A pedestrian bridge has been designed for a North Geelong park which uses a new type of reinforced concrete that requires no maintenance.
Researchers from Deakin University designed the bridge, which will be made from sustainable concrete with carbon and glass fibre reinforcement, expect the structure to be maintenance-free over its 100 year life span.
Engineering firm Austeng won the tender to build two pedestrian bridges for the City of Greater Geelong, which the researchers designed.
Dr. Mahbube Subhani and Dr. Kazem Ghabraie are behind the design.
Subhani said the new design would avoid the usual problem of corrosion that occurs in conventional steel reinforced concrete construction.
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“We have replaced the steel reinforcing bar normally used in steel reinforced concrete with more durable carbon and glass fibre reinforced polymer,” Subhani said.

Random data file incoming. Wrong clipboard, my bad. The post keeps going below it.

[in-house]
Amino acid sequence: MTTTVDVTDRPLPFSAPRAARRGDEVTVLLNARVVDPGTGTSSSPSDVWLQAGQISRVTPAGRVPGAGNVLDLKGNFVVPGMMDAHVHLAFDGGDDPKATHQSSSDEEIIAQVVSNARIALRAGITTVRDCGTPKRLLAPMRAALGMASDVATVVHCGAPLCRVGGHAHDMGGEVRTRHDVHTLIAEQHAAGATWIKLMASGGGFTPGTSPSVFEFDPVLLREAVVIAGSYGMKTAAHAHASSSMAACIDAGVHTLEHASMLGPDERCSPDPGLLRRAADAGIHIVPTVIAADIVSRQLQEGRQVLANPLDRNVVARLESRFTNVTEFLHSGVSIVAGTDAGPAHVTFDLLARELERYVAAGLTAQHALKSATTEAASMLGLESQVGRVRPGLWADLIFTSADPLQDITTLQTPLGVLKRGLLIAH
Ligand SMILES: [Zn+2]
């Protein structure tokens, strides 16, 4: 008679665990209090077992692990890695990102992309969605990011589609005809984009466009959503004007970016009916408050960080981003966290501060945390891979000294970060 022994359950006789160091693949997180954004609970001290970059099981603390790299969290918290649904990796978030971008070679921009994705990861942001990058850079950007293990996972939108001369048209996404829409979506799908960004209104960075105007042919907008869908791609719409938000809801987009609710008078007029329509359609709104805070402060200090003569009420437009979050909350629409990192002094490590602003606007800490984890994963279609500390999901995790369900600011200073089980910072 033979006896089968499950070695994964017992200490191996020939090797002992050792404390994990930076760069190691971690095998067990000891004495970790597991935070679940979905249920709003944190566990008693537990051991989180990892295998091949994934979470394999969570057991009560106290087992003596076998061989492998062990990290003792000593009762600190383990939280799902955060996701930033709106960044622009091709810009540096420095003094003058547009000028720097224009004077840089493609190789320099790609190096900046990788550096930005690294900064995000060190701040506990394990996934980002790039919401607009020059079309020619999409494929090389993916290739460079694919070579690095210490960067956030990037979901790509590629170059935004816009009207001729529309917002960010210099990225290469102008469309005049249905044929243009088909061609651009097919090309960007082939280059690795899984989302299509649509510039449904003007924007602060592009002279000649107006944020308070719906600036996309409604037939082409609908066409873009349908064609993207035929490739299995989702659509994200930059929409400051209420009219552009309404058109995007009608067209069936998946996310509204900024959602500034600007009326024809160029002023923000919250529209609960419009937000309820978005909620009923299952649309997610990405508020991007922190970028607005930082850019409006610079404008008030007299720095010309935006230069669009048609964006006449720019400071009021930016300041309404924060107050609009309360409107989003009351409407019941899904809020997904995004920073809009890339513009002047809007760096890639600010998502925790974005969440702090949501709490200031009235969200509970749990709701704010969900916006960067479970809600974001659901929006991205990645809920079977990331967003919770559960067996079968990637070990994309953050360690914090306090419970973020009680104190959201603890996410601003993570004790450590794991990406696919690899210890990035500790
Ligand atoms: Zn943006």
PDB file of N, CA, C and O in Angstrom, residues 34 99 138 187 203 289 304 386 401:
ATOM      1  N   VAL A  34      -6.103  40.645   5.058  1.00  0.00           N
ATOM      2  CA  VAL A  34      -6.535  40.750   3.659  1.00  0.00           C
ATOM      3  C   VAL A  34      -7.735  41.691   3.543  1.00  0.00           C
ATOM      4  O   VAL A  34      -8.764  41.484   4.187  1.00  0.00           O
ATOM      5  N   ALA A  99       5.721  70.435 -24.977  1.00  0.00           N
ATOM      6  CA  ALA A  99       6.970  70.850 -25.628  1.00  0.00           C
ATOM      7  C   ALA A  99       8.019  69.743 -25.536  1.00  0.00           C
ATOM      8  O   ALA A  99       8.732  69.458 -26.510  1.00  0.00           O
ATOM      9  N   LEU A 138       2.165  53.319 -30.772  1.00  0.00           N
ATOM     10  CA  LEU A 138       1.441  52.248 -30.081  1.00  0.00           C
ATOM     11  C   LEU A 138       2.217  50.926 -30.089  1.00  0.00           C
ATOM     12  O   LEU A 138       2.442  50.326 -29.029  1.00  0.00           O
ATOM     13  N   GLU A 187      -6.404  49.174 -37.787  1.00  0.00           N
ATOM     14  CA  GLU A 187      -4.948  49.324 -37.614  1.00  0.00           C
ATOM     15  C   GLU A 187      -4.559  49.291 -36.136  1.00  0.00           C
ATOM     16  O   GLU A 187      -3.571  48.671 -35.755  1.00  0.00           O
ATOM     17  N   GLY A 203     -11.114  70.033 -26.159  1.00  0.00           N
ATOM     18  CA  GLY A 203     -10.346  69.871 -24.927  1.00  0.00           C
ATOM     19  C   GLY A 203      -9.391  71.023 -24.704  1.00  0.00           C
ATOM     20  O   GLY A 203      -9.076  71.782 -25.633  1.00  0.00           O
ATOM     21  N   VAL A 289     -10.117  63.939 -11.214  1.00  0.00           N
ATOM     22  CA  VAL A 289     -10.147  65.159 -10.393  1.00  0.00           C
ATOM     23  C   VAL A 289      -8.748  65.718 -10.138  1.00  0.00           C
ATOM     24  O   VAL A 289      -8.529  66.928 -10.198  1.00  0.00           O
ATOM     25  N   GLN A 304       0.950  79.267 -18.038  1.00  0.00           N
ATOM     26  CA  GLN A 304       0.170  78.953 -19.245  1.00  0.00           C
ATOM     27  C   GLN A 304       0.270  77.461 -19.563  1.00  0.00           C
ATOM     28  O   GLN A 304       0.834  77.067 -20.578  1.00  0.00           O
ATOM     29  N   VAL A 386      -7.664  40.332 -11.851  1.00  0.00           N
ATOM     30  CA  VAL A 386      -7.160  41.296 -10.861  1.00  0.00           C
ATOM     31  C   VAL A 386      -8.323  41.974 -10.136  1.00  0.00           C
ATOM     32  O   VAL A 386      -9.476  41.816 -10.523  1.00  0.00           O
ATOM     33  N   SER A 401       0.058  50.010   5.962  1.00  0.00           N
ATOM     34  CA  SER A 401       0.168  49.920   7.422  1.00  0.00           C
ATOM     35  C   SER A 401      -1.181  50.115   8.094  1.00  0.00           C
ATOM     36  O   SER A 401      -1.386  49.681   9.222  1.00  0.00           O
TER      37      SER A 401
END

“Structures made with steel reinforced concrete require maintenance about every five years and major maintenance or rehabilitation every 20 years.
“This bridge should not require any maintenance for the whole of its design life.”
The researchers found carbon and glass fibre reinforced polymer to be stronger and five times lighter than reinforced steel, requiring much less energy to produce. Subhani said it uses just 25 per cent of the energy required to produce steel.
The beam was cast by geopolymer concrete manufacturer, Rocla, and pre-testing has already shown the bridge can successfully carry the design load.
The City Of Greater Geelong maintains about 160 recreational bridges and that number is growing through subdivision development. The bridge will be located over Cowies Creek at Deppeler Park.
Subhani and the design team hope that the environmentally sustainable maintenance-free bridge becomes a potential candidate for new and replacement bridges throughout the city.